Gillette recently released an ad about toxic masculinity, an interesting phrase that until recently only referred to hyper-masculine boorishness. But now the national dialogue seems to have shifted to a point where toxic masculinity refers not to excess, but to all things masculine. This is a tragic loss of nuance in an otherwise important conversation.

Admittedly, I had already heard some radio commentary about the ad that preconditioned me to hate it before actually seeing it. How could a for-profit company run a marketing campaign that insulted their customer base? My mind was already at home throwing out their razors and switching to Dollar Shave Club.

The truth is, Gillette is just the latest in a series of negative narratives featuring men. Let’s review some recent headlines.

The #metoo movement has roiled our nation for over a year. For all the good that it did in exposing evil, there also were extremes that put every man under suspicion and caused every male gesture to be scrutinized for sexism or outright sexual harassment.

Brett Kavanaugh’s Supreme Court confirmation hearing forced the country to choose sides between two seemingly likable people, and a shadow was cast over anyone siding with the accused or even voicing a plea for due process.

At Christmas we even learned that a classic song like “Baby, It’s Cold Outside” contains dangerous sexist undertones.

It’s a weird time for manhood, so you’ll forgive me if I heard about the Gillette ad and thought, Can’t I even get past shaving in the morning without being reminded what a jerk I am?

And then I actually watched it.

Here’s what I learned and where I find myself.

1. I actually like the ad.

Do I agree with every word of it? No.

Do I think it attempts to call men up to a higher standard? Absolutely.

As a father with a son, I want us both to be part of the solution, not the problem. I believe that’s essential to authentic manhood. Philippians 4:8 tells us,

Finally, brothers, whatever is true, whatever is honorable, whatever is just, whatever is pure, whatever is lovely, whatever is commendable, if there is any excellence, if there is anything worthy of praise, think about these things.

In other words, any dude can argue, but a real man finds agreement where others see only disagreement. So watch the Gillette ad again and find things you can agree with.

2. I am toxic.

I don’t need the culture to tell me this, the Bible already has:

So I find this law at work: Although I want to do good, evil is right there with me … making me a prisoner of the law of sin at work within me. What a wretched man I am! Who will rescue me from this body that is subject to death? (Romans 7:21-24 NIV)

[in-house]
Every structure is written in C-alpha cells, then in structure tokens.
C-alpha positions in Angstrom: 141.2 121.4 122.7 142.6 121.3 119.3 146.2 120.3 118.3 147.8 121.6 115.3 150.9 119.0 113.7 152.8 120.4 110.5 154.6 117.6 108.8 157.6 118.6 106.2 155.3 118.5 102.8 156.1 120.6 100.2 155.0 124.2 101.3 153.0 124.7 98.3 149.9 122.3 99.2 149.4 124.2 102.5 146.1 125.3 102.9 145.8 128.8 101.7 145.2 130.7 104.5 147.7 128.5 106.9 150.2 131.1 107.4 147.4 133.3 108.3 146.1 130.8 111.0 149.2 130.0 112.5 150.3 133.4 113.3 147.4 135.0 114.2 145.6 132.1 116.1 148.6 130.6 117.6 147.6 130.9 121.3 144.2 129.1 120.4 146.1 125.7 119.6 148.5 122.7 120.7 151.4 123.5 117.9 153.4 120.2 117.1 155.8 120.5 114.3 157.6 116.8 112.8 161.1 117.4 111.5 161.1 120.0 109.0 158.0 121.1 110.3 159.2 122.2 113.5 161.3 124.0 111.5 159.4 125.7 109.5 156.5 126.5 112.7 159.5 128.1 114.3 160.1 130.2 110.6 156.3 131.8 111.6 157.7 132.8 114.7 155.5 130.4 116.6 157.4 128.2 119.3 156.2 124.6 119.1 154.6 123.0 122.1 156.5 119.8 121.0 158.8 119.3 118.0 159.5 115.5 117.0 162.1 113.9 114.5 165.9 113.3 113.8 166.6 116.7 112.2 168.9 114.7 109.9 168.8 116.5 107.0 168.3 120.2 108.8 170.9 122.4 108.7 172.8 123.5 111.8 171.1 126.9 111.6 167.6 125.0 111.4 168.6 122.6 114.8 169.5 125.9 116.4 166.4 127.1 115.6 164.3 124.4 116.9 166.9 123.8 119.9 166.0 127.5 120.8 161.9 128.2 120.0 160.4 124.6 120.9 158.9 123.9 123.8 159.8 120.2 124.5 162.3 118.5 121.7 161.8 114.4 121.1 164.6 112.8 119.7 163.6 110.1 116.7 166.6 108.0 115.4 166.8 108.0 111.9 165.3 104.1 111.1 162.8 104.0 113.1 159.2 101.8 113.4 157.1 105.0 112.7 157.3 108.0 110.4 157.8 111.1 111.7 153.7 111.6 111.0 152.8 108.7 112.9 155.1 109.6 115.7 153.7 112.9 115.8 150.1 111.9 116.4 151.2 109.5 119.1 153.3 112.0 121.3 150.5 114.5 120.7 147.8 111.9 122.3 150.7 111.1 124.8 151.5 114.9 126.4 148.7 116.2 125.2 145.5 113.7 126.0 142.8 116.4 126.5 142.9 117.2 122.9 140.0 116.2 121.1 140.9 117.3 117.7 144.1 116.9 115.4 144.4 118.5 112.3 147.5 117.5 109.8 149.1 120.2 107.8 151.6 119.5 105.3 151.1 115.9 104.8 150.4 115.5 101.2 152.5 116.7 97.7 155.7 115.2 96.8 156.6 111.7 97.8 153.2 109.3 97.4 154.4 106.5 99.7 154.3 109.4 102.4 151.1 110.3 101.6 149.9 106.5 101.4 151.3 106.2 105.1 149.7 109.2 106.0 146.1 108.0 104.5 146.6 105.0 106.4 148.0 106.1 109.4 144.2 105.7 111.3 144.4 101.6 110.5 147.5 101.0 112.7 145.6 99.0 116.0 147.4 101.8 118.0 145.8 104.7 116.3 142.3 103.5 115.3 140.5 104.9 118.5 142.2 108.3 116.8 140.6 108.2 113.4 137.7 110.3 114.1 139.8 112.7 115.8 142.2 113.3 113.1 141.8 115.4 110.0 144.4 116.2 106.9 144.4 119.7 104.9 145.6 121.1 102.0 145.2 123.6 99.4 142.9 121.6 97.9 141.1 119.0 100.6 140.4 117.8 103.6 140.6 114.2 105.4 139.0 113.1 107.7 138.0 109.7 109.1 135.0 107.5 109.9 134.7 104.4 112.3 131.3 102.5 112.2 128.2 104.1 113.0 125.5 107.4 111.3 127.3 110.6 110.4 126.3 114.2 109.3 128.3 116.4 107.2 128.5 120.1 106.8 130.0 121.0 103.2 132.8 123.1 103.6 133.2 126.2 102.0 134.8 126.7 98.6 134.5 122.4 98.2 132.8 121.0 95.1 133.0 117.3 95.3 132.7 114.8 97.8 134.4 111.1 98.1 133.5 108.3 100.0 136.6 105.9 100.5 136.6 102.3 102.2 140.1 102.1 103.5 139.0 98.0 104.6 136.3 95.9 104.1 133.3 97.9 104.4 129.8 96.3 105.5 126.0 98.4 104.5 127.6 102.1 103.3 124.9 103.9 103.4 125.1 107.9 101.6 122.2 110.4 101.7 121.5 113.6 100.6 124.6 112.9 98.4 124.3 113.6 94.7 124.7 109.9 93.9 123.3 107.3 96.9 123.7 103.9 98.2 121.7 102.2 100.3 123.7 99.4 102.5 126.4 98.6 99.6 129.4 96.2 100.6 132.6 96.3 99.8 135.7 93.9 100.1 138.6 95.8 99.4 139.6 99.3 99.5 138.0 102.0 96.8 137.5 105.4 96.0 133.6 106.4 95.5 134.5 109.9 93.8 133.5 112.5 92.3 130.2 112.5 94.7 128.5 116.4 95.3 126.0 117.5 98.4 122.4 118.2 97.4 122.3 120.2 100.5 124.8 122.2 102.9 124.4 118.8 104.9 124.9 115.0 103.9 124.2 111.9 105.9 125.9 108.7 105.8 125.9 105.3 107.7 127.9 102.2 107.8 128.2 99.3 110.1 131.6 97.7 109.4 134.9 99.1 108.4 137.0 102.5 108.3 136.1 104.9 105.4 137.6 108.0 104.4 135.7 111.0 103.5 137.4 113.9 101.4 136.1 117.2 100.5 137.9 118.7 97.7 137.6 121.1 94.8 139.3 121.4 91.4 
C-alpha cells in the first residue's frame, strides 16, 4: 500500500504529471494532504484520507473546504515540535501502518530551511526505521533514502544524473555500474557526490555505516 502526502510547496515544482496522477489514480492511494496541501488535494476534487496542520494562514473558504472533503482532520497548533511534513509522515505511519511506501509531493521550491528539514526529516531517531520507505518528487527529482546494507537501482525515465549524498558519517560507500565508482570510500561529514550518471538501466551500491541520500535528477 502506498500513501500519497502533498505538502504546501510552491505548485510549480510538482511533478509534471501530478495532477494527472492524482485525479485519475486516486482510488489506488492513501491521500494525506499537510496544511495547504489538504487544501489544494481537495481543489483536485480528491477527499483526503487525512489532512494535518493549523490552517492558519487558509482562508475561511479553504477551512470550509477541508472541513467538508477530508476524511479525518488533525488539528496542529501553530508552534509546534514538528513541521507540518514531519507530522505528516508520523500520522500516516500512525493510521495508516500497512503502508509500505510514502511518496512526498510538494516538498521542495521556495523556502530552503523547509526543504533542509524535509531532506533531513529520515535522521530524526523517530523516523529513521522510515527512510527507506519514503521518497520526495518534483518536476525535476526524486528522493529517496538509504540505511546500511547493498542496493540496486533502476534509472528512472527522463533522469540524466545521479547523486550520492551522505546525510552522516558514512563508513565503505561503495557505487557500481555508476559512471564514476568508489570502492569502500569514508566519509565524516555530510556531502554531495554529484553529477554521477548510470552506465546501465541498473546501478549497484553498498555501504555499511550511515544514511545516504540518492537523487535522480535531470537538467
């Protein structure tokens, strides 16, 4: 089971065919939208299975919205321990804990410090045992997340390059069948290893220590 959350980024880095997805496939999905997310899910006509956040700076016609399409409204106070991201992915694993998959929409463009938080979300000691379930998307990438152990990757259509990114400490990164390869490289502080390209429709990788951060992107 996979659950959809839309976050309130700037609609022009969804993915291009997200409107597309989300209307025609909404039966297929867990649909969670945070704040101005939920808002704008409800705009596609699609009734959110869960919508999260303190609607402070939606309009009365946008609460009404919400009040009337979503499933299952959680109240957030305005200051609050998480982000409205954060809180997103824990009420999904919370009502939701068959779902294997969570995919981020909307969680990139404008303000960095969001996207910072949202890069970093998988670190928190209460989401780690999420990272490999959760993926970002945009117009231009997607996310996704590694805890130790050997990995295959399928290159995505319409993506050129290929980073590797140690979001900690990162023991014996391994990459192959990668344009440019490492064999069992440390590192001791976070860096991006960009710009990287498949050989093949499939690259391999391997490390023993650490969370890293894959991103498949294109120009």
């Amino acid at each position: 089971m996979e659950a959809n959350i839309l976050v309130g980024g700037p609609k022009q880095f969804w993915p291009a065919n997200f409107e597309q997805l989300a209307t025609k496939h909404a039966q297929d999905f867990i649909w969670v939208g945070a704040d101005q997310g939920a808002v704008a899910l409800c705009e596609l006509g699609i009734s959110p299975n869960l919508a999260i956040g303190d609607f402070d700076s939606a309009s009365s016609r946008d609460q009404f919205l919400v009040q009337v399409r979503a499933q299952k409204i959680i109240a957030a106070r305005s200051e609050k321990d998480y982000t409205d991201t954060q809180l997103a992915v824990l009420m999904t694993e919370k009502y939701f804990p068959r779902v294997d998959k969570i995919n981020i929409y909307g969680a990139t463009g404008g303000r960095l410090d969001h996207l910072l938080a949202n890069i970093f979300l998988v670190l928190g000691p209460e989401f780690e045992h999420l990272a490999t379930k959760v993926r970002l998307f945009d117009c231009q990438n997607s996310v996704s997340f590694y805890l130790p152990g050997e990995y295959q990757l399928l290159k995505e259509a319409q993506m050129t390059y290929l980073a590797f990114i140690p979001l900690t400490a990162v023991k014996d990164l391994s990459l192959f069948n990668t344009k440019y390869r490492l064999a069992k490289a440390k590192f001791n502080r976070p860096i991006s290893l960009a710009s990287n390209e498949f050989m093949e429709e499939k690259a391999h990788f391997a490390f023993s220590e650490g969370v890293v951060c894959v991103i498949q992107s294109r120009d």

And you were dead in the trespasses and sins in which you once walked, following the course of this world, following the prince of the power of the air, the spirit that is now at work in the sons of disobedience—among whom we all once lived in the passions of our flesh, carrying out the desires of the body and the mind, and were by nature children of wrath, like the rest of mankind. (Ephesians 2:1-3)

If we say we have no sin, we deceive ourselves, and the truth is not in us. (1 John 1:8)

I see myself clearly in these Scriptures, and it’s no surprise that my toxic condition trends in a male direction. I’m a male, after all. As such, I should be the last one surprised and the first one to apologize for my male-driven mistakes: Have I interrupted you again? I’m sorry, please finish what you were saying. Has my anger made you feel threatened? Please forgive me for not having more self-control. Did I just “mansplain” something to you? How condescending of me. Thank you for being patient with my embarrassing insecurities.

This is not that complicated, guys. We should neither deny nor defend our male deficiencies when they surface and hurt others. In fact, we should be contrite and grateful that those around us don’t know the real depths of our sinfulness.

If by chance someone points out flaws we just don’t see, we need to thank them for alerting us to the blind spot. And if our hearts chafe at this whole line of thinking, our issue is with the gospel, not the cultural narrative.

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3. Growing in sensitivity toward women doesn’t make me a feminized beta-male. It makes me a man.

In the Bible, 1 Peter 3:7 explicitly commands men to live in an understanding way “for she is a woman.”

I know she is a woman, Peter. Why remind me of the obvious? Because I forget. I forget the kind of considerateness women deserve. I find it easy to treat them with the same bluntness and crass behavior my male buddies tolerate and even appreciate.

A woman is not a male buddy. She is to be regarded as a “fellow heir of the grace of life.” In other words, she is my equal, but we are not the same. Which brings me to one final thought.

4. I’m not ashamed of being a man. In fact, I’m happy about it.

I don’t say that in defense of “male privilege,” but simply because I believe God made me masculine for a reason. Genesis 1:27, 31 tells us, “God created mankind in his own image, in the image of God he created them; male and female he created them … God saw all that he had made, and it was very good” (NIV).

I want to step up and become every bit the man God created me to be. I want that for my son, too. As the Gillette ad says, “the boys watching today will be the men of tomorrow.”

Let’s help them lose the toxic but not the masculinity.

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